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Disney’s Hollywood Studios is a mecca for Art Deco architecture. It also seems to be a magnet for storms in the summer.
Once again, it’s the time of year when Star Wars Weekends invades Orlando and more specifically, Disney’s Hollywood Studios. Despite the fact that this occurs at a time when it’s hot & muggy, I typically enjoy getting out to visit once or twice because of the characters and the show at the end of the evening: Snig and Oppla’s Hyperspace Hoopla.
Not sure who named this show.
Snig and Oopla are pure vaudeville hosts. It’s over the top, which is part of its charm. The show changes a little bit each year, but the breakdown is the same. Emperor Palpatine interrupts the show, makes some threats, which then get countered by Snig and Oopla in for form of a dance competition – The Good Guys vs. The Bad Guys.
The Waiting is the Hardest Part
This show is the wrap-up event for each day of Star Wars Weekends and it’s very popular. People line up early for it. Extremely early. This past Saturday, the first guy who shows up front and center of the stage arrived at 3:00pm in the hot sun. The show starts at 8:00pm. Five hours of waiting in the burning Florida sun.
I wasn’t going to wait for five hours, so I decided to go grab a bit to eat. By the time I returned, the front row was full and the second row of people camping out in front of the stage started for form. So, I plopped down in the center of the second row at 4:30pm and proceeded to get fried by the sun while waiting for the show to start. My face and arms are definitely showing the sunburn today.
Here’s how the weather pattern works during a Florida summer. The temperature gets progressively hotter. It’s humid and there’s moisture in the air. Those high temps kick up storms. It’s a natural cycle, which means the afternoon of sitting in the hot sun lead to a late afternoon of incredibly threatening skies. I expected rain, but it held off much longer than I would have anticipated.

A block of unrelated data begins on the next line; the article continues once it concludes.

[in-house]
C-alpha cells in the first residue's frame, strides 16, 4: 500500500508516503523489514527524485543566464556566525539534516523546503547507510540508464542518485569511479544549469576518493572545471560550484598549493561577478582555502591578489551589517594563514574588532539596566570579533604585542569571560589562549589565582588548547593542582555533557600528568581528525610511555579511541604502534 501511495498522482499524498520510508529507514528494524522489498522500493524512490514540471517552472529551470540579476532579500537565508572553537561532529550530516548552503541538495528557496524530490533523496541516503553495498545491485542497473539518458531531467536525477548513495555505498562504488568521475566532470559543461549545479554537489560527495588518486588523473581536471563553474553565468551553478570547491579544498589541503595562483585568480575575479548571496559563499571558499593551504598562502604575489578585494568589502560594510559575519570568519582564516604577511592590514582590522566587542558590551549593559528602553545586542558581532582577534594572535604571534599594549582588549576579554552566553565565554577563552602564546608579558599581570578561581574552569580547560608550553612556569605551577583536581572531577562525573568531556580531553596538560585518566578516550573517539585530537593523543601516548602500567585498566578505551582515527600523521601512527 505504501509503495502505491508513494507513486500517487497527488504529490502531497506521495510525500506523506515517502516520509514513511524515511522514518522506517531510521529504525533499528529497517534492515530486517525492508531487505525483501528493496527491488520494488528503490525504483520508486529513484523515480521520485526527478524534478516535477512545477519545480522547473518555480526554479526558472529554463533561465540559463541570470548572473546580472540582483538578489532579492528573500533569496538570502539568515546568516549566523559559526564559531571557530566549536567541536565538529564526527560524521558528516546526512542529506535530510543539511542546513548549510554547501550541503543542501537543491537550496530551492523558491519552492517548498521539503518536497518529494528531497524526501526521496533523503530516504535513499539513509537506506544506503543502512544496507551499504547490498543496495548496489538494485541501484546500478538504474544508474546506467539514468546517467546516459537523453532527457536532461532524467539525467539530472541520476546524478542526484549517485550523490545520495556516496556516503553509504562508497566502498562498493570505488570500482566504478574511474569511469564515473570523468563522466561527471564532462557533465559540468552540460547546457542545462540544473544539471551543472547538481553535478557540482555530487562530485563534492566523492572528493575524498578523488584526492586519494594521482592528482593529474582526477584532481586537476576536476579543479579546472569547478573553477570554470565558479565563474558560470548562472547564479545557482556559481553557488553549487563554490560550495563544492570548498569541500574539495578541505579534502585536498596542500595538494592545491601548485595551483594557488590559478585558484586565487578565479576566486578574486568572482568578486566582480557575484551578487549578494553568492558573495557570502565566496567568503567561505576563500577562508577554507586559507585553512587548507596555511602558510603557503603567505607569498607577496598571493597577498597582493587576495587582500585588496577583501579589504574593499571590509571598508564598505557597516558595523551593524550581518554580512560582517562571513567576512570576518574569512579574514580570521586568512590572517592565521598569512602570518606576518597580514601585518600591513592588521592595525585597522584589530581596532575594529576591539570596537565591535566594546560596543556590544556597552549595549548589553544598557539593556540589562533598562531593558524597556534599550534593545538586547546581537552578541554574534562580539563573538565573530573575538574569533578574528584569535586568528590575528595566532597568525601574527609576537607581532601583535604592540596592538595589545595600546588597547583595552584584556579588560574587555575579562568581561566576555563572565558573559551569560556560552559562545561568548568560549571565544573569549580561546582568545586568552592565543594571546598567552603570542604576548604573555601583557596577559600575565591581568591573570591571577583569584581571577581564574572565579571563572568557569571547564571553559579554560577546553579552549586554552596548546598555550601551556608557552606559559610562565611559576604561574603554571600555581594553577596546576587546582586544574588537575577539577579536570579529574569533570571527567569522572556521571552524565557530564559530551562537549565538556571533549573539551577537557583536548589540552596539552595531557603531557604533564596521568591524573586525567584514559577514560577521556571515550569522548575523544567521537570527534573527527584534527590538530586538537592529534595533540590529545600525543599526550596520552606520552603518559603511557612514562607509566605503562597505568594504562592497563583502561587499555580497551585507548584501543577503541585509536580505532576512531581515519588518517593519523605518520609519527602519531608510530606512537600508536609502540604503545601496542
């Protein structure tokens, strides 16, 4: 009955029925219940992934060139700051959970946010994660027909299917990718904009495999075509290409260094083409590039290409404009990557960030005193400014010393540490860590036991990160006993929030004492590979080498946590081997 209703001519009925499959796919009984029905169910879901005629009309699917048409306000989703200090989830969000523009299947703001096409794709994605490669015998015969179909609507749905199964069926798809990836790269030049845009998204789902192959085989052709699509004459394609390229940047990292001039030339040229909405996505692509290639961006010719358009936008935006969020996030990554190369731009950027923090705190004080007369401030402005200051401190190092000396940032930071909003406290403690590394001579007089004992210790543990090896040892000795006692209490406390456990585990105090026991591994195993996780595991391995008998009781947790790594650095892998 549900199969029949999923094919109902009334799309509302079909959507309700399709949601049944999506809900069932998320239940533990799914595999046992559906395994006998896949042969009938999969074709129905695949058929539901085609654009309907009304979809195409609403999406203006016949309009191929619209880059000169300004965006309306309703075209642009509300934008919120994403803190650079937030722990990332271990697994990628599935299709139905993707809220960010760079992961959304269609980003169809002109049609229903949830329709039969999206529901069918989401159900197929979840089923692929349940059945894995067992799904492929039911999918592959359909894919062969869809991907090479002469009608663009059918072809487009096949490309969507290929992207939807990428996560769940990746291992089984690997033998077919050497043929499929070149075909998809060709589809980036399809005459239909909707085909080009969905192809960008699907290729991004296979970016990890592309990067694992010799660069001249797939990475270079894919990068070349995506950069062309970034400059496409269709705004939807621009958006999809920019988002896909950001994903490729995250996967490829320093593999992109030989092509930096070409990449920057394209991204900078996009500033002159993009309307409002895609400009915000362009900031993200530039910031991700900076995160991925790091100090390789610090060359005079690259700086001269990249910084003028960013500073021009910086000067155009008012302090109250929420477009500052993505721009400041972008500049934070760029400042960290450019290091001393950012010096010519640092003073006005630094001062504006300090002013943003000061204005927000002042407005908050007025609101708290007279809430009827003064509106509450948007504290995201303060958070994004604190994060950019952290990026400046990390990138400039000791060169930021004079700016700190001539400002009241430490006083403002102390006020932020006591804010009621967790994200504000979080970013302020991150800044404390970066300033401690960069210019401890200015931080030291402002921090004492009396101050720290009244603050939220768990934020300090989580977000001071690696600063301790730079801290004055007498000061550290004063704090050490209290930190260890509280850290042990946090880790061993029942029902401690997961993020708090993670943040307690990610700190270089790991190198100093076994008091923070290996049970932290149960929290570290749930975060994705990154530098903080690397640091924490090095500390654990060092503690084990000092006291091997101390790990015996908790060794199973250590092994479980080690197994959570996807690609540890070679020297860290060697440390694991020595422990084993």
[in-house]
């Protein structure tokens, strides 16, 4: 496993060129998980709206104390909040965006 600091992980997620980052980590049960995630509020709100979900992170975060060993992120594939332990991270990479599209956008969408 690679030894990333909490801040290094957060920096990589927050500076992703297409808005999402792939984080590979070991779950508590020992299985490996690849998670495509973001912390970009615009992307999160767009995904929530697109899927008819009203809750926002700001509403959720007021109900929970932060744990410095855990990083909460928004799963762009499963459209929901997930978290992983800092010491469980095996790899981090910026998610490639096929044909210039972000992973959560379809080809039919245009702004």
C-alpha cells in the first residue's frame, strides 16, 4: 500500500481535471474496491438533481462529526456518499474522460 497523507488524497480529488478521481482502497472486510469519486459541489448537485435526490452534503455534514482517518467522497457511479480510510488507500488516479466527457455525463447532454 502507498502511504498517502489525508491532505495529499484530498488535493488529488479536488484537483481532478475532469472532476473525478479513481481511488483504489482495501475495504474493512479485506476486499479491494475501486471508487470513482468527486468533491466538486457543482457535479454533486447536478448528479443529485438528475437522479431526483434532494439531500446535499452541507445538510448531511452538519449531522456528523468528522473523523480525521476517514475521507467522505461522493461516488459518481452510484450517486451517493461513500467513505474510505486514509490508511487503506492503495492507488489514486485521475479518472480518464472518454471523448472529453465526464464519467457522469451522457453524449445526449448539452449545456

Instead of soaking me as I waited for the show, it started up halfway through the show. In fact, Disney cancelled the show after 28 minutes. All that time, waiting and burning in the sun, and I didn’t even get to watch the entire show. There’s only one more weekend, and the whole cycle will be the same. Early lines, burning in the sun, chance of rain and may not see the entire show.
That’s the way it goes.
Here’s the thing. If you want to get a shot, you have to do what it takes. Many times, that means patience. Patience in unpleasant circumstances, too. Some of my friends also came to shoot the show much later than I got there. They ended up way off to the side or in the back with hundreds of heads in front of them. I know because the same thing happened to me on my first time trying to shoot the show. Since we’re all effectively part of the audience, we don’t get a photographer’s pit or any other special treatment. You show up, pick your spot, and expect that some damn tourist will still try to elbow his way in front of you.
He tried. He failed.
It comes down to a decision. How much do you value the opportunity of a shot? There’s no wrong answer. I planned my day around photography of different characters at Star Wars Weekends, so it was worth my time to sit and wait for the premier show. Where else do you get to see a Wookie dance with a gold chain while surrounded by Star Wars chicks? For others, it was a family day and photography was secondary. We both did what we wanted and the rain fell on us equally.
Sometimes that patience is the difference between getting “a shot” and “the shot.” Hot sun, threatening storms, long waits. Those can be part of outdoor and event photography. Sometimes, It’s enough to make you want switch to table-top photography of dolls.
American Idol Art Deco
You can see the storm rolling up behind the American Idol theater in Disney’s Hollywood Studios. I took this shot while waiting for the Hyperspace Hoopla show at the end of Star Wars Weekends. Disney’s Hollywood Studios is full of art deco architecture and posters. It’s a nice throw-back atmosphere to the 20’s and 30’s era of Hollywood.